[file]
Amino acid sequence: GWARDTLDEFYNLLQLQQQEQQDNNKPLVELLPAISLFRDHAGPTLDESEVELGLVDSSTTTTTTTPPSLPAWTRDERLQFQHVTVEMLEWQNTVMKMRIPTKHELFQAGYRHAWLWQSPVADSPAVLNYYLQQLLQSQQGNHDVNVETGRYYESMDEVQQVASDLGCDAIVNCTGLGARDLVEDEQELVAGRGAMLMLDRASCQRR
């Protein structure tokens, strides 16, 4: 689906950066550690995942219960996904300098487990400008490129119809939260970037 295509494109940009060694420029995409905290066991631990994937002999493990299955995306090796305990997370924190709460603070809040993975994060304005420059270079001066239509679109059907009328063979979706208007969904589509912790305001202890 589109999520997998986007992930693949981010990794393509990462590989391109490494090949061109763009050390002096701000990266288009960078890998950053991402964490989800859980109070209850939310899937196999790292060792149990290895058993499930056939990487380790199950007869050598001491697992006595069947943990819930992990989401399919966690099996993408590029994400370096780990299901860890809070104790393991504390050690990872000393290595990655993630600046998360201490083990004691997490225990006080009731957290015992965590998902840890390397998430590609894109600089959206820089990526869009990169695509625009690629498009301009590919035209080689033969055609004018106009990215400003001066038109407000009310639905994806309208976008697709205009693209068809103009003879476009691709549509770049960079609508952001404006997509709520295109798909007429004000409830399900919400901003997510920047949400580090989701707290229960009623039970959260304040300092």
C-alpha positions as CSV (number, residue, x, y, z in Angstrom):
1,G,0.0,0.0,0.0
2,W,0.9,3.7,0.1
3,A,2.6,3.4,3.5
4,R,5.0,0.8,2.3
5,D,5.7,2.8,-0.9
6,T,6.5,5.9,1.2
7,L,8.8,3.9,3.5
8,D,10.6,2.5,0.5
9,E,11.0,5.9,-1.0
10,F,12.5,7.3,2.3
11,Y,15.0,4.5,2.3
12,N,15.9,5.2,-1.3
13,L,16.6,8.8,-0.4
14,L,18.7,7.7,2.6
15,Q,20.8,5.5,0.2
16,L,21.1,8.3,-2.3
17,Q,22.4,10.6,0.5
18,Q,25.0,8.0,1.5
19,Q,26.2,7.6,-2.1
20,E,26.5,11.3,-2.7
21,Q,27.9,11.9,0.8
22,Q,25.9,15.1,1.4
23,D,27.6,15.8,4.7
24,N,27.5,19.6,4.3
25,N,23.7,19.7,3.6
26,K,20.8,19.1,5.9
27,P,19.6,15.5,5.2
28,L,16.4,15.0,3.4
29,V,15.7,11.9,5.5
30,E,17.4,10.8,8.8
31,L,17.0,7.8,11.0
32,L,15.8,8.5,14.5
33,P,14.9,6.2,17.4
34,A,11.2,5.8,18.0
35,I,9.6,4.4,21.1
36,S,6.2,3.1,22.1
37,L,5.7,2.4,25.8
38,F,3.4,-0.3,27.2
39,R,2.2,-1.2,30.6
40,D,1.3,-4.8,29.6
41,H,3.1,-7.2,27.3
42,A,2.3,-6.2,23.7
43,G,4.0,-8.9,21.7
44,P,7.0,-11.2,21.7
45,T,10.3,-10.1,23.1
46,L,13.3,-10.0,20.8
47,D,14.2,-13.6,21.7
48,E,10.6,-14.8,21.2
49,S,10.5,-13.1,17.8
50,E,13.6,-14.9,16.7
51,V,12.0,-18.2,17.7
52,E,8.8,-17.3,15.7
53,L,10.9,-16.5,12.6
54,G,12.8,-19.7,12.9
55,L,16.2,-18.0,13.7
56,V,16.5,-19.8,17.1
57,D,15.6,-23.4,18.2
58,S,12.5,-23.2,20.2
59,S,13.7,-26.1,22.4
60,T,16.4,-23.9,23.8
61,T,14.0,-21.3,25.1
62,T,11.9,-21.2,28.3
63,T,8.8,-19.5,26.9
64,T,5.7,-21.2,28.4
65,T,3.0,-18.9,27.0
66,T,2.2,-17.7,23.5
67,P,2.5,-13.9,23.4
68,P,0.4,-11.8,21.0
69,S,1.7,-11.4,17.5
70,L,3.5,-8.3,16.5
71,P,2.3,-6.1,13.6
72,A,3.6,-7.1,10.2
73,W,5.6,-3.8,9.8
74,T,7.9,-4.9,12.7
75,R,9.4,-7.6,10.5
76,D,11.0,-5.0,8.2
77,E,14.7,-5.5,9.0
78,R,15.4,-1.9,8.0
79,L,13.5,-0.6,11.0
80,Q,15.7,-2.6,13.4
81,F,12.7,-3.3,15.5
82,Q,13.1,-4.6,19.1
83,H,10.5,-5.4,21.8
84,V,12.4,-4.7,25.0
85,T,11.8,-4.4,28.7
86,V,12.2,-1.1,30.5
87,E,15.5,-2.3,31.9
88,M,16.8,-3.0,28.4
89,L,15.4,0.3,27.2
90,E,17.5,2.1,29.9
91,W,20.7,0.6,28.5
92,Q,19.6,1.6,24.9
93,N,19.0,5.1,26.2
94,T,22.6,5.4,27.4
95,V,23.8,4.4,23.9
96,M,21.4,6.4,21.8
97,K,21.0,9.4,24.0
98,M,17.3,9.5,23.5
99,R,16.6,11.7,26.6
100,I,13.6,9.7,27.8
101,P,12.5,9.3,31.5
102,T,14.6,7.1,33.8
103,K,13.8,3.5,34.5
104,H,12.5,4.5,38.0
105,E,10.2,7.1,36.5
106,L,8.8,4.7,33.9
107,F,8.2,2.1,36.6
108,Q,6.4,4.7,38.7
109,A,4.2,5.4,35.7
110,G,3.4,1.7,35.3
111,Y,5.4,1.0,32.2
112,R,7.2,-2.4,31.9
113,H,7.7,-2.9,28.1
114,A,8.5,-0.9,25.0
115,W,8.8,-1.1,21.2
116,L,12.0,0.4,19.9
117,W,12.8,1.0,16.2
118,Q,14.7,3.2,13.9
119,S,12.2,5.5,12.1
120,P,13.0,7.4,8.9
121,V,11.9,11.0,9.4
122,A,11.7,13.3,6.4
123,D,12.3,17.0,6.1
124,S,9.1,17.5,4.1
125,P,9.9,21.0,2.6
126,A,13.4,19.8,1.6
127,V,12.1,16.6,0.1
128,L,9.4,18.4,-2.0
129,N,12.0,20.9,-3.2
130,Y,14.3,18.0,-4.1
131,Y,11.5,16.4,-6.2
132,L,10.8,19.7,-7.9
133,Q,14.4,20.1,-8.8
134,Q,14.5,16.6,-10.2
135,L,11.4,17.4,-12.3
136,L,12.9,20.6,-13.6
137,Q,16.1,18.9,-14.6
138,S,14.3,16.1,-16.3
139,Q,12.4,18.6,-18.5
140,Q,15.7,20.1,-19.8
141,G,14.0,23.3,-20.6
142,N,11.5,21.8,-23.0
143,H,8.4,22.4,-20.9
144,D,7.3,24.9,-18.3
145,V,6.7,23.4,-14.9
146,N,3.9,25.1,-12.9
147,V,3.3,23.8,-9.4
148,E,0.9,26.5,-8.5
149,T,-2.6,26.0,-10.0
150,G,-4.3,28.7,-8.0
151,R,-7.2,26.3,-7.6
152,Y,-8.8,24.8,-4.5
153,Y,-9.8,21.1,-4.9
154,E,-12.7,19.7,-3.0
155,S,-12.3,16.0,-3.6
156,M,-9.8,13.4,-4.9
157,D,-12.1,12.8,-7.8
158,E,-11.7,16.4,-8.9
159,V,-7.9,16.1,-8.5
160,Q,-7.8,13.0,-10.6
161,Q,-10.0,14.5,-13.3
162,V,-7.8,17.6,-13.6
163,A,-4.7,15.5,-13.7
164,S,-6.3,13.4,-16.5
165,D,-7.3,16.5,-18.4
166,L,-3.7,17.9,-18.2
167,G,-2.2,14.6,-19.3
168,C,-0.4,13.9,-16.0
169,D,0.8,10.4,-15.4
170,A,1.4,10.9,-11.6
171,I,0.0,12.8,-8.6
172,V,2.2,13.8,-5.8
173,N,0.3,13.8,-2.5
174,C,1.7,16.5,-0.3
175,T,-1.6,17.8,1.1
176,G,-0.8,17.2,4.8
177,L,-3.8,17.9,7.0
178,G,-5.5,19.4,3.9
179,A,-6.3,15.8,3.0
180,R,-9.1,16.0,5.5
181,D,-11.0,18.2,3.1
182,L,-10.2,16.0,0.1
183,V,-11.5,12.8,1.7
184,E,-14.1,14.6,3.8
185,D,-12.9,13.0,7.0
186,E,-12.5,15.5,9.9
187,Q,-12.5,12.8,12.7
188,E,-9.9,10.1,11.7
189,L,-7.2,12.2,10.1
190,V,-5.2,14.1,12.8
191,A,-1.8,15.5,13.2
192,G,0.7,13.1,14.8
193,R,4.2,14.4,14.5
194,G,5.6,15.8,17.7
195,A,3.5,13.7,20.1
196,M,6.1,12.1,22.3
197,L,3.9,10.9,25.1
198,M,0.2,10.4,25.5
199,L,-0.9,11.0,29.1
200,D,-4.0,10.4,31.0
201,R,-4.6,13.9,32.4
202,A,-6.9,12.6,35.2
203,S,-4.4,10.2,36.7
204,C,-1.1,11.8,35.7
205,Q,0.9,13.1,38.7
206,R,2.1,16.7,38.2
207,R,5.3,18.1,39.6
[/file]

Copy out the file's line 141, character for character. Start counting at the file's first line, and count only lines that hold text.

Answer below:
138,S,14.3,16.1,-16.3